Hiroki Kuroda was tattooed over his entire torso and down to his wrists and calves. At a glance, he gave the impression that he was wearing long johns; instead, he was a walking exhibition of body art. Ray Bradbury’s Illustrated Man always sprang to mind when Leon saw him, but this was no fantasy. As a member of the Yakuza—a Japanese criminal organization similar to the Mafia, but much older—Hiroki as a much younger man had endured hundreds of hours of pain from a bamboo sliver simply to show that he could. He waved a greeting with his left hand. The little finger should have been missing at the first knuckle, but a shining substitute appeared grafted in place.

Sitting on the wooden slats of the bench, Leon wore light blue swimming shorts and Carlota, on his left, was skimpily covered by a dark green bikini she’d brought for use in the hotel pool but had yet had the opportunity to christen.

Hiroki adjusted the towel about his waist, acknowledged Carlota, and lowered his huge bulk on Leon’s right.


Her heart was hammering away.

She felt alone. A rookie investigator.

At least she could rely on her Spanish. Ask a policeman? Ha!

Then, roughly three paces ahead of her a man strode out from a doorway. He was dressed in loose-fitting black pants and an open-necked shirt.

She stopped at once, sensing a threat.

Her mouth was dry.


In the blink of an eye Leon raised the pistol and  harshly whipped Okudara’s face with the silenced barrel.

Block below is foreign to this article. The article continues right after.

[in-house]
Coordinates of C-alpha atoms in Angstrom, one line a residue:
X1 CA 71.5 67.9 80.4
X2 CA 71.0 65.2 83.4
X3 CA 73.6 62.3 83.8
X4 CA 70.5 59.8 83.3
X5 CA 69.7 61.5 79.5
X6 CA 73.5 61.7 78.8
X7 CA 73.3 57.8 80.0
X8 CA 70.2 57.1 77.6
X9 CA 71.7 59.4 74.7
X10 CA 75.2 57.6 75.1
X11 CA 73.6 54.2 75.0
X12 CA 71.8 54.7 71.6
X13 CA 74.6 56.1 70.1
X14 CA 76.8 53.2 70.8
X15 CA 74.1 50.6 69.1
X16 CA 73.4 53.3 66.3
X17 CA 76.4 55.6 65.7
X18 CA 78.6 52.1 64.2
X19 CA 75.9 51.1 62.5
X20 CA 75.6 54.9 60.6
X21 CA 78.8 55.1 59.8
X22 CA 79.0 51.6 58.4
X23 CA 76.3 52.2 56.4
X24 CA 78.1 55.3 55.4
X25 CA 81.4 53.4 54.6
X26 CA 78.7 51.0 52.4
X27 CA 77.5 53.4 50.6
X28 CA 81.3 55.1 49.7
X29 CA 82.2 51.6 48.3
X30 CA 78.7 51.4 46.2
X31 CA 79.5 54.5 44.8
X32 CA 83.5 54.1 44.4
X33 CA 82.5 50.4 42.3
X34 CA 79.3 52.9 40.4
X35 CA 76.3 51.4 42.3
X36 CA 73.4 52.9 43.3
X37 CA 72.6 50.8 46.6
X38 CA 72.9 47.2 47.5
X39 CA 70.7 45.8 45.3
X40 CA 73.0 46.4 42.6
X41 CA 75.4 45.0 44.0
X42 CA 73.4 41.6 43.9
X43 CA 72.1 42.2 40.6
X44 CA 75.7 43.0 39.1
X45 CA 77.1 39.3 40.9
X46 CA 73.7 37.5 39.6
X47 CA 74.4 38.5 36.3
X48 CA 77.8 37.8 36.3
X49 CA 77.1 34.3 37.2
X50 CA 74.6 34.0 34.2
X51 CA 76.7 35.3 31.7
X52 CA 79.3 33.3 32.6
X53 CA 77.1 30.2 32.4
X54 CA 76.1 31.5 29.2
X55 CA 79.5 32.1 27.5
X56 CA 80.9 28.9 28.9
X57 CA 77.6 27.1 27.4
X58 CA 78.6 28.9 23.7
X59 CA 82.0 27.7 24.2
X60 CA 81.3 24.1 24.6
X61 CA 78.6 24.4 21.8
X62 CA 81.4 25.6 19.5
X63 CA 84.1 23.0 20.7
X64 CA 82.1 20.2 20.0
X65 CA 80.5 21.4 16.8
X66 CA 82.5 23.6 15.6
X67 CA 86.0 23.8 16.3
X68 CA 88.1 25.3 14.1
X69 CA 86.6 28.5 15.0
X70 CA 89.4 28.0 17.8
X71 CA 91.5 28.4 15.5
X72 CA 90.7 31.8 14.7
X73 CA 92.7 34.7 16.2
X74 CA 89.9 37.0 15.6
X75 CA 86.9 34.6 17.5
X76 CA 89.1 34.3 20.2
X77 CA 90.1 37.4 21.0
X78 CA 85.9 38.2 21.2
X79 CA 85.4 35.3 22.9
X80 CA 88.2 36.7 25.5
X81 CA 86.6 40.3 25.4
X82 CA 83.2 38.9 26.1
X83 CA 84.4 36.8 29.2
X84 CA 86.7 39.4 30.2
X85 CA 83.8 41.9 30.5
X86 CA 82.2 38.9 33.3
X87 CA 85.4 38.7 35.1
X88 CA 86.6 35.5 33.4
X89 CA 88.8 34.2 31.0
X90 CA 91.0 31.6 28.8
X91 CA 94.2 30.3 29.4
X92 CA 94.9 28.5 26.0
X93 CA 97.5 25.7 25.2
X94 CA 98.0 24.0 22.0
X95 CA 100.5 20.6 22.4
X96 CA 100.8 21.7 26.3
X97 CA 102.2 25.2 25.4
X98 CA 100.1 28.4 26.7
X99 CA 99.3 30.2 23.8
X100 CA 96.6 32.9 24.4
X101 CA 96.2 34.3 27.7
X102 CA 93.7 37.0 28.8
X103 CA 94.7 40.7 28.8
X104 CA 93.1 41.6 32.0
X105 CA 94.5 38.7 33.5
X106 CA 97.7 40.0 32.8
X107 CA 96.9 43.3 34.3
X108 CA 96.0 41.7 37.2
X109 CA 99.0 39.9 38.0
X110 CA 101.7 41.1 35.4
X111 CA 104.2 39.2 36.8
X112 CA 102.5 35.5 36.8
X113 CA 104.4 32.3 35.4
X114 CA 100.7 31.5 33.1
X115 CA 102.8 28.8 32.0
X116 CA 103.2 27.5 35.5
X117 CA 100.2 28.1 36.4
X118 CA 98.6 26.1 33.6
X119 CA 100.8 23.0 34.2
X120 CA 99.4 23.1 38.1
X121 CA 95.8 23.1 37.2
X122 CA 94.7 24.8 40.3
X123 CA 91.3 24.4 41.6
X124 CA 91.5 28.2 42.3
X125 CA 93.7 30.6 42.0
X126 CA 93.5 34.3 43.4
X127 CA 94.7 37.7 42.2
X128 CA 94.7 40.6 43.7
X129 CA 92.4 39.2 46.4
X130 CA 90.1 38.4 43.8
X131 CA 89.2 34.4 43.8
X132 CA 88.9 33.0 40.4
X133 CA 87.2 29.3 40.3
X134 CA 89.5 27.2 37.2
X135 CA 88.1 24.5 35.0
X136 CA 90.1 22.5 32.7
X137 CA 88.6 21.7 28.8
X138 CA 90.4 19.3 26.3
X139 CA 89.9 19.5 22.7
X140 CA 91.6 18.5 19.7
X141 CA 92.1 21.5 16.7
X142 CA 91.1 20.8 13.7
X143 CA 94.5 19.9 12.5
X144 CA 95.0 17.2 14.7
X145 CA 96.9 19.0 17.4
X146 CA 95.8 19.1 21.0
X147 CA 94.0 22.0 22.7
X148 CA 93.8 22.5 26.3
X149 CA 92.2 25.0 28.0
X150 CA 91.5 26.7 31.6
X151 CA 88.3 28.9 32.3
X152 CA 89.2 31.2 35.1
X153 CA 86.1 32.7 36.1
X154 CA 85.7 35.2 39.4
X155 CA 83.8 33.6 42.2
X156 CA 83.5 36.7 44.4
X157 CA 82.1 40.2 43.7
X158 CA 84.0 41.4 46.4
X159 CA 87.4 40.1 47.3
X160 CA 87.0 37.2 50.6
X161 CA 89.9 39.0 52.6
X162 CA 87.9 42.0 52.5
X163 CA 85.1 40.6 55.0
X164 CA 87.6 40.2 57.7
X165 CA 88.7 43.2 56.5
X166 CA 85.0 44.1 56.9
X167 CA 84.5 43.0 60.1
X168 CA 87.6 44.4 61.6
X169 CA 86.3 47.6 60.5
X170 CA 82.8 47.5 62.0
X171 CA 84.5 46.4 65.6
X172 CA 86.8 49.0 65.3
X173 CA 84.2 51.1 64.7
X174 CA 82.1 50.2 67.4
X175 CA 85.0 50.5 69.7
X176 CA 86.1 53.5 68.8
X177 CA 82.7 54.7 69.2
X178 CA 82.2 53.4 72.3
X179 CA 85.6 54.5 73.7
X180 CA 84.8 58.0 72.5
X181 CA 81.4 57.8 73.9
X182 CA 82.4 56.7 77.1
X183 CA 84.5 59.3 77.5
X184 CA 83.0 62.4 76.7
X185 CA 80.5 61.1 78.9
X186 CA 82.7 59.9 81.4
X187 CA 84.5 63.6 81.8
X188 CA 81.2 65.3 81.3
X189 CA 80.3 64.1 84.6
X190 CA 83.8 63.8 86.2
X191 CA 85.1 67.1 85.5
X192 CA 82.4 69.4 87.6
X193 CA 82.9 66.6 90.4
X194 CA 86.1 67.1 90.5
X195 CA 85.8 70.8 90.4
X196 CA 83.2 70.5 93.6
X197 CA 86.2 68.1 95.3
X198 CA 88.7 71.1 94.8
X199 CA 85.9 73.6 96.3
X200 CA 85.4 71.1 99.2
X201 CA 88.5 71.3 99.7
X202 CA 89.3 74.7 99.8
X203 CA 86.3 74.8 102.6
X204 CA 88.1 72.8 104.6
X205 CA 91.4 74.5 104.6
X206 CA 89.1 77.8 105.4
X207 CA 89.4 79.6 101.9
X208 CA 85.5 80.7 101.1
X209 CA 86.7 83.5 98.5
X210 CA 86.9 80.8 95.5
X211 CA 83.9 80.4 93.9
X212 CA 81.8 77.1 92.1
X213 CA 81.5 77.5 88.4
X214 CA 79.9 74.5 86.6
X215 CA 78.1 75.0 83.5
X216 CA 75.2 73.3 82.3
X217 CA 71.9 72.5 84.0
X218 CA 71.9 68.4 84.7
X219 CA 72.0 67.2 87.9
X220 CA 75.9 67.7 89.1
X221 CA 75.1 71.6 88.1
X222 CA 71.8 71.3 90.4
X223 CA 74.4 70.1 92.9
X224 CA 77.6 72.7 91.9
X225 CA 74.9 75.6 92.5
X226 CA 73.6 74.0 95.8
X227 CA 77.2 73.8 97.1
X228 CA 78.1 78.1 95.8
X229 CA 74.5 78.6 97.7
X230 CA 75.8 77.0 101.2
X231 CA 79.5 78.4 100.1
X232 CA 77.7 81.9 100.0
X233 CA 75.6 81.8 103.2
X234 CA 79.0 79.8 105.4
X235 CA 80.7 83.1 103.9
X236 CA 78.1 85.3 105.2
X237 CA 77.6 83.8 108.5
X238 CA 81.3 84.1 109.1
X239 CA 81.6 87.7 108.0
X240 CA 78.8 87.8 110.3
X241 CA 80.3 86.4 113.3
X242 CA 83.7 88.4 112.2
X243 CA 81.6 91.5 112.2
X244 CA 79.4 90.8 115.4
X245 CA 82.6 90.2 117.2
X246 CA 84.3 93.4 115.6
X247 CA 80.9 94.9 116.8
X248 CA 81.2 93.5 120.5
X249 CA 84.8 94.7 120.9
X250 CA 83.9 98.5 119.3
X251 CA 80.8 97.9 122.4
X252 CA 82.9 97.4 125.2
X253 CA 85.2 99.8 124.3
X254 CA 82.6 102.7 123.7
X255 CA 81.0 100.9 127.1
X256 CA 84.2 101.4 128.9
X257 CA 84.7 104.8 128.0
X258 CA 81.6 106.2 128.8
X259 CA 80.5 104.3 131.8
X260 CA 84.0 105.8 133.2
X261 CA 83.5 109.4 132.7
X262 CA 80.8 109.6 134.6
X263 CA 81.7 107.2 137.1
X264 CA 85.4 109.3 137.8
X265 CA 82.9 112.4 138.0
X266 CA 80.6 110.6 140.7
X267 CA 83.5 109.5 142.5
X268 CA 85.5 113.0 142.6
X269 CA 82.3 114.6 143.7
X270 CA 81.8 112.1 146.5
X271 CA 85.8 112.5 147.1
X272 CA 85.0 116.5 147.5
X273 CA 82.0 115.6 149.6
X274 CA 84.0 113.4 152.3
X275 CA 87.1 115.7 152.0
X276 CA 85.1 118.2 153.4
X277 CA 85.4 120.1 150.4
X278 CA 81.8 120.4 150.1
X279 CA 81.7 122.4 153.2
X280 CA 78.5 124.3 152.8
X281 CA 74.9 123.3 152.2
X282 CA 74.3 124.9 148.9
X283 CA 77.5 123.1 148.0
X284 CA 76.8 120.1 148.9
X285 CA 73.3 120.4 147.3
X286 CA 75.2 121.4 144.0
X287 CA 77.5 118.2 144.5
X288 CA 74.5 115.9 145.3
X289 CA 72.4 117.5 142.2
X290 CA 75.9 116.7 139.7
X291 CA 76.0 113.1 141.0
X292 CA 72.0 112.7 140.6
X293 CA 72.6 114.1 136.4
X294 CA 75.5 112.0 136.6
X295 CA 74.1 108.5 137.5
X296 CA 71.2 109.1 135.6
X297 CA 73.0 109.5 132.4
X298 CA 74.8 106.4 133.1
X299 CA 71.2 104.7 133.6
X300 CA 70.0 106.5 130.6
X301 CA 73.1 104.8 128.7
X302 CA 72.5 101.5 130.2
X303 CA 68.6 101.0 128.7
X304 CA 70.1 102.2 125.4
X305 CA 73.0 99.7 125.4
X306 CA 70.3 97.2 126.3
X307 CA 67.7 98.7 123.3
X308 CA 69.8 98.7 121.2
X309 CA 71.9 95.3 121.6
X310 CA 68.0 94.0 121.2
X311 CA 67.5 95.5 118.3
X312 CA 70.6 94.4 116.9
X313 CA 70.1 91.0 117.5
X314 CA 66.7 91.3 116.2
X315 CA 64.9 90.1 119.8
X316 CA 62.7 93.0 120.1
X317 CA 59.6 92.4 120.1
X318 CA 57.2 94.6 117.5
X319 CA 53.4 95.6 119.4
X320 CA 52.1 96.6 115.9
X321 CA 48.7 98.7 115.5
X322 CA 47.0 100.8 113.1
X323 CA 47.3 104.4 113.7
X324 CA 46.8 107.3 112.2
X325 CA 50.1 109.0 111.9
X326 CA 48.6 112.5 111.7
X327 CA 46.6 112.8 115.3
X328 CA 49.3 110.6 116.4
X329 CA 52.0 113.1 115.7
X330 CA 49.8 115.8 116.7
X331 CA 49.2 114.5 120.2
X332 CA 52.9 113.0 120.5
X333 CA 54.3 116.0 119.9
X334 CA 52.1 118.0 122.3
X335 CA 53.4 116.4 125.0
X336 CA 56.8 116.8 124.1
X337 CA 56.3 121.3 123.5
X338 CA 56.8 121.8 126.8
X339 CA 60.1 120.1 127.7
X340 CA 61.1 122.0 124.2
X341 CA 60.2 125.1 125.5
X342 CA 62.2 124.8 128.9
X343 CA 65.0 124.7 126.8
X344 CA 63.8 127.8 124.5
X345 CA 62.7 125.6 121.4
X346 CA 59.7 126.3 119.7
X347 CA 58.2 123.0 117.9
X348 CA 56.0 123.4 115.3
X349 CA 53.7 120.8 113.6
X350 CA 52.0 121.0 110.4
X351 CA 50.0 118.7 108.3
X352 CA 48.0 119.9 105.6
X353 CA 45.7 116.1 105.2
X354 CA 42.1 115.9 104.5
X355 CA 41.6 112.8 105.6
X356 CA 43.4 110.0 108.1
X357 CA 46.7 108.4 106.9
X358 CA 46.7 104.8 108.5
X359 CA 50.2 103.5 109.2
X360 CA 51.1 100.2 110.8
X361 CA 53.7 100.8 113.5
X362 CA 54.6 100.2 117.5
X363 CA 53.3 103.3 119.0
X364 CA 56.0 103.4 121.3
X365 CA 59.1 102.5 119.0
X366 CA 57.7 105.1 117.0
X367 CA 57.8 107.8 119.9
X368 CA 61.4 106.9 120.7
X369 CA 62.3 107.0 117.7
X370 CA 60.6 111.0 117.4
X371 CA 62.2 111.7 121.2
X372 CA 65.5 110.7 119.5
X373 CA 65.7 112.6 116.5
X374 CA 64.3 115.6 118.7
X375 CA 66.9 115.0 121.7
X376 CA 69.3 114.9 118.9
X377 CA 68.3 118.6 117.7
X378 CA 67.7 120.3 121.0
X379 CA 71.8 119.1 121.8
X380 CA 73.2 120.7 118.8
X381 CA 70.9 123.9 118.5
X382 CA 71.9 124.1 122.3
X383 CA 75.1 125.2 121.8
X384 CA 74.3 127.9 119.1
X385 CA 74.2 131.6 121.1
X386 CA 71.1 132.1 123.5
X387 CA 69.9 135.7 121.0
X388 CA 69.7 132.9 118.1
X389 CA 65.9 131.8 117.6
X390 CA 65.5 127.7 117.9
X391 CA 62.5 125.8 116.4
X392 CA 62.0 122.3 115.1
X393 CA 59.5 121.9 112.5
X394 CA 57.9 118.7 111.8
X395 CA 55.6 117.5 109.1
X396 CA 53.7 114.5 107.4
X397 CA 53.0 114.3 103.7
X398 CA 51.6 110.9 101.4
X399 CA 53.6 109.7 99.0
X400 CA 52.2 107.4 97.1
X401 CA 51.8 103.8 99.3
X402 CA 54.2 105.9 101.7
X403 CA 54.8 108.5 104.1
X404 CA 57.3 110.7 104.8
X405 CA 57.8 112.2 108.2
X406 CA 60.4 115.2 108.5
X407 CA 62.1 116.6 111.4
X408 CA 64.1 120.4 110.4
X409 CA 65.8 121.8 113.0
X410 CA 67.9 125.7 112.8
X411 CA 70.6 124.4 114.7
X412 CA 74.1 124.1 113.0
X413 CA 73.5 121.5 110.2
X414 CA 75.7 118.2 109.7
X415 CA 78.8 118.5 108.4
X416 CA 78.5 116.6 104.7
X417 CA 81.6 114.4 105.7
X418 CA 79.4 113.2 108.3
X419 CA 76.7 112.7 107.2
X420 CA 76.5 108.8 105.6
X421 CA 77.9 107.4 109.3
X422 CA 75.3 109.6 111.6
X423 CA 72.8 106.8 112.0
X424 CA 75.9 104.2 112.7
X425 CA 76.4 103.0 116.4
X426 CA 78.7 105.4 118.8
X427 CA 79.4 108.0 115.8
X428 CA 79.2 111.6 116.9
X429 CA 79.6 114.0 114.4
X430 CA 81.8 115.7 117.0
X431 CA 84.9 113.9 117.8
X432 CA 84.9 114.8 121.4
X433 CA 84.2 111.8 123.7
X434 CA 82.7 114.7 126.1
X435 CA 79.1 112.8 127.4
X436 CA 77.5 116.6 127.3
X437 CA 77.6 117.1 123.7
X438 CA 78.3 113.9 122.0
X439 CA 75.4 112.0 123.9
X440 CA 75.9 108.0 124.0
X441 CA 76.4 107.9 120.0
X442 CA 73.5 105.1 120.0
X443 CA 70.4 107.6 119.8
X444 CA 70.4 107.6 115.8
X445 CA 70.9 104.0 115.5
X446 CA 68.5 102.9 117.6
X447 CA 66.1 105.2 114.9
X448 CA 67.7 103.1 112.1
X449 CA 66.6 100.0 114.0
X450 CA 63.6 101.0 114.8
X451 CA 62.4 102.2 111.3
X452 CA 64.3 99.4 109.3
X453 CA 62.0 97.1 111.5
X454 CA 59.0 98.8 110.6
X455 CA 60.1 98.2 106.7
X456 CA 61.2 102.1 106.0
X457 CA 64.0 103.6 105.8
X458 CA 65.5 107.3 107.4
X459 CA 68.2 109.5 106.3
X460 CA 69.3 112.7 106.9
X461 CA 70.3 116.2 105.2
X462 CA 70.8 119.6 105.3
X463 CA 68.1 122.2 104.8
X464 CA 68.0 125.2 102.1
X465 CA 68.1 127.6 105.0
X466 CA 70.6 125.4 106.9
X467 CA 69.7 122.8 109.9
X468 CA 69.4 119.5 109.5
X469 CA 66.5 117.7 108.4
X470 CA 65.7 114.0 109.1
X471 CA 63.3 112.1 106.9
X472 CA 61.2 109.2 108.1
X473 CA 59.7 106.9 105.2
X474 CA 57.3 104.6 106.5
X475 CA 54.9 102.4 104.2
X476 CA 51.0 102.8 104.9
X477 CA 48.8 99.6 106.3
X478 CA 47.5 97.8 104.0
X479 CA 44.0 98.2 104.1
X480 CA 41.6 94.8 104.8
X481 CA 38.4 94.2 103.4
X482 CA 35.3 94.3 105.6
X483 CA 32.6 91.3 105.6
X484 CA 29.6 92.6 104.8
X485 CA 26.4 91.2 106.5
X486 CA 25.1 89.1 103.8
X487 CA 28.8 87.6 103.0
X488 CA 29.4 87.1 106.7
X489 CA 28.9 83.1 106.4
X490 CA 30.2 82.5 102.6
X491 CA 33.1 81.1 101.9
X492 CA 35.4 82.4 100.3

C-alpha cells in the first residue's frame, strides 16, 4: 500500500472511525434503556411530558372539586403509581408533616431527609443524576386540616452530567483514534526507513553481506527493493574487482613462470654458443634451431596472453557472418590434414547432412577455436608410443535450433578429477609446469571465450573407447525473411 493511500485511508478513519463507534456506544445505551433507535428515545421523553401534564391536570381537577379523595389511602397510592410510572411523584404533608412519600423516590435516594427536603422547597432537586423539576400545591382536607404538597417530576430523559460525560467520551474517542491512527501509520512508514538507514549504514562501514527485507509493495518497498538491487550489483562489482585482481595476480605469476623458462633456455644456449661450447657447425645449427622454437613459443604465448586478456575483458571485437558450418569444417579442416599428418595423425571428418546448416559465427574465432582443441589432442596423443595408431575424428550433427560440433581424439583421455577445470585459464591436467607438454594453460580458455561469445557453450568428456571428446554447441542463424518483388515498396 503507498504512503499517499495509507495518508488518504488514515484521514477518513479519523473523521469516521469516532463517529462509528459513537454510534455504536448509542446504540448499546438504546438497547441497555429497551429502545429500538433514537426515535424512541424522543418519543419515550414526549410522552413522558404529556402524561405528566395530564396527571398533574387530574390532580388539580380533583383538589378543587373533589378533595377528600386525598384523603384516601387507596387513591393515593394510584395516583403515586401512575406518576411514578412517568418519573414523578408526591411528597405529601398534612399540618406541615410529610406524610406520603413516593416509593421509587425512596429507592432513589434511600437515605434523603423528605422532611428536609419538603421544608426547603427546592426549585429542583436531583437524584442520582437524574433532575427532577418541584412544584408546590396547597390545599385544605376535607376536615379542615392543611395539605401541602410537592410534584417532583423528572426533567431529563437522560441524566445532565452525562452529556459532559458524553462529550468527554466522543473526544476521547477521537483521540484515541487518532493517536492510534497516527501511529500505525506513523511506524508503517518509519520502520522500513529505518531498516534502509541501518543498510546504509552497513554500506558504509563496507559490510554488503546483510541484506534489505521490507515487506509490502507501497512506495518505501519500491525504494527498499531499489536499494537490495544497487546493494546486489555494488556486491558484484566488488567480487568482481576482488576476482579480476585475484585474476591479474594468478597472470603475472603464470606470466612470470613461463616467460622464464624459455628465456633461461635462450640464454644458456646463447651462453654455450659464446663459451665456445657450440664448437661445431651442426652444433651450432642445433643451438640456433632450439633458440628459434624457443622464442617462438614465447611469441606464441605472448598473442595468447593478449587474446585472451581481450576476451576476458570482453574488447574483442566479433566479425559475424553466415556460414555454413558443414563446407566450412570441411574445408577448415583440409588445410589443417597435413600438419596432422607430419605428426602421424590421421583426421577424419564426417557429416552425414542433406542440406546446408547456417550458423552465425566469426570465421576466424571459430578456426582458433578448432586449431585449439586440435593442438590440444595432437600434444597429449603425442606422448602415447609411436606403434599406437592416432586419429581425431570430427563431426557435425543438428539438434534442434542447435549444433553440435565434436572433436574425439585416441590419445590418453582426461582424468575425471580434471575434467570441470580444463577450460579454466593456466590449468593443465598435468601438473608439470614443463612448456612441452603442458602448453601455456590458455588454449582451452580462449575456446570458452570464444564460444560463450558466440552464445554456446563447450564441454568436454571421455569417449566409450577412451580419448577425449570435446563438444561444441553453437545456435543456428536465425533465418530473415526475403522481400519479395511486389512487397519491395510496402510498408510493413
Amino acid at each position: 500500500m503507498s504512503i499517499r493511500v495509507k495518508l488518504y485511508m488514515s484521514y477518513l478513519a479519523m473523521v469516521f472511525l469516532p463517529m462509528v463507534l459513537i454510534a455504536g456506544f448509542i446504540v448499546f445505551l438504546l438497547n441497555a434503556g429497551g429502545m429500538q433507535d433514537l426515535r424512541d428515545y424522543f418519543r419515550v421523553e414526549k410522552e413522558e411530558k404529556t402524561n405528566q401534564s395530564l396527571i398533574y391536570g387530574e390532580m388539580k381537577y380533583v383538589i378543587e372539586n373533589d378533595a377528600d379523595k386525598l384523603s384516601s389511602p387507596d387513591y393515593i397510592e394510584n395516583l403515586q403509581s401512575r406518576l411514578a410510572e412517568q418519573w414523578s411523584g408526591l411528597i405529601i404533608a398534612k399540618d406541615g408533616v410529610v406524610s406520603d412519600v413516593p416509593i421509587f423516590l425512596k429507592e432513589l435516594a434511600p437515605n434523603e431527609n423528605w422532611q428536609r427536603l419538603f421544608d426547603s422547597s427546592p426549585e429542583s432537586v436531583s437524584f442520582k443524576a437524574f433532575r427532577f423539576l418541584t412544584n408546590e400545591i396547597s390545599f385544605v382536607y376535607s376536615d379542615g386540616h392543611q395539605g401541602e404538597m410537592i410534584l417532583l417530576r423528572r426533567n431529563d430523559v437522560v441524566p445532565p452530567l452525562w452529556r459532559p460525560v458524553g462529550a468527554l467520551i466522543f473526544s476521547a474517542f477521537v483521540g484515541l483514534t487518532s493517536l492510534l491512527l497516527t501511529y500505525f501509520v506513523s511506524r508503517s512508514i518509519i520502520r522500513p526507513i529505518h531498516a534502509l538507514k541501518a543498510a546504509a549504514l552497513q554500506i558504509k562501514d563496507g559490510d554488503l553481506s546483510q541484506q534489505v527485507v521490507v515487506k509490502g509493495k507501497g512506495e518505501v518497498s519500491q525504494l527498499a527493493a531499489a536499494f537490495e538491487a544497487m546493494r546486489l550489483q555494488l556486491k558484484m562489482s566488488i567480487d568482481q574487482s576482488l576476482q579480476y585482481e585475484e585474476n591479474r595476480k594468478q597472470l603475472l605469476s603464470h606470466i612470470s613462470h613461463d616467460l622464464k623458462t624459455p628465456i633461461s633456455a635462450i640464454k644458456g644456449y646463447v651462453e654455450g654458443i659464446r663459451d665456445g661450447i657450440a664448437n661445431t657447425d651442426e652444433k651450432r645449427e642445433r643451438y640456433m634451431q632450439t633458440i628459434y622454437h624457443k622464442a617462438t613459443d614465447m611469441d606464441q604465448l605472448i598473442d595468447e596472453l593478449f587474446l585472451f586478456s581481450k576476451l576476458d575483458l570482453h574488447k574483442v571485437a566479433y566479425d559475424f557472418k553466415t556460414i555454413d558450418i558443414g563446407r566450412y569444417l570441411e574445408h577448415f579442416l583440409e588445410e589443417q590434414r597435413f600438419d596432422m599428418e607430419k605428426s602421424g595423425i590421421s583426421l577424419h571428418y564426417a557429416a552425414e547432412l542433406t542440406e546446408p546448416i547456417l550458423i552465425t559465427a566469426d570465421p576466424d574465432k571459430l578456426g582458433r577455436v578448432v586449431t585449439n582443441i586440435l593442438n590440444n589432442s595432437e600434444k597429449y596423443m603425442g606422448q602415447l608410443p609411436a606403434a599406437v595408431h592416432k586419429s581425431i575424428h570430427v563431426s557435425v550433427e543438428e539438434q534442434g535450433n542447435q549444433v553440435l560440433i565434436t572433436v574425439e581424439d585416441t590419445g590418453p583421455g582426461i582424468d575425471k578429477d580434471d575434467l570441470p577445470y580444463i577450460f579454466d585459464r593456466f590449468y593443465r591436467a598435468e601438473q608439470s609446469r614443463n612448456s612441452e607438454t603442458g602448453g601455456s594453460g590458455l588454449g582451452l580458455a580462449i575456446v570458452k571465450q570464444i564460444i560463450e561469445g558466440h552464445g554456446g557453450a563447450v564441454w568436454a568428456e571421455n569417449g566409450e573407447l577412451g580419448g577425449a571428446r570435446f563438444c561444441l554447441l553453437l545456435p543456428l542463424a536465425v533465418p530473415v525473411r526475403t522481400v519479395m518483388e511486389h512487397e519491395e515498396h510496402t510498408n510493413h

The man backed against the shelving and rubbed his chin.

“Carlota,” Leon called over his shoulder, “shoot the other guy’s knees from under him if he so much as blinks!”

Leon aimed his automatic at Okudara’s left knee. “I can even things up,” he said. “You can limp with both legs.”


“We haven’t packed enough clothing to go gallivanting,” Carlota said. “We were only supposed to spend a couple of days in Córdoba.”

“We’re not gallivanting,” Leon corrected. “This isn’t recreation, my dear, it’s hunting.”

She kissed him. “I like it when you put on your serious face. Sends shivers down my spine.”

He hugged her and traced his fingers down her spine. “This isn’t getting the packing done, is it?”

“There’s time for that, don’t fret, my hunter.” And there was; time for everything.


Once they were back in their hotel room, Leon unwrapped the brown-paper parcel. Rose had managed to meet his specifications as to size, stopping power and weight. The Beretta Model 84 weighed a mere twenty-three ounces and was only six and a half inches long, suitable for concealing on Carlota’s person. Its magazine held thirteen rounds.

To fill his shoulder holster he’d opted for a Bernardelli P-018, its magazine holding fifteen 9mm parabellum cartridges. The slightly smaller and lighter Tanfoglio TA90 snugly fitted his ankle-holster; it too held fifteen 9mm parabellum cartridges. Rose had also supplied a spare clip of cartridges for each weapon. Between them they should have enough fire-power to deal with a crop of organ harvesters, he reckoned. And they each had a silencer that would fit.


“You’re wet,” he observed. She wasn’t wearing a bra under her clinging white bandeau.

“I can see why you’re a private eye.” She grinned. “Don’t worry, I’m not going to catch my death. The sun and the warm breeze will soon dry me.”

“Hope not – catch death, I mean.” He revved the boat forward.

She stood and moved to his side. “We all die, eventually, darling.”

He hugged her with one arm while steering. “Let us not hasten the inevitable, eh?”


That will do, enough to provide a flavour, I hope.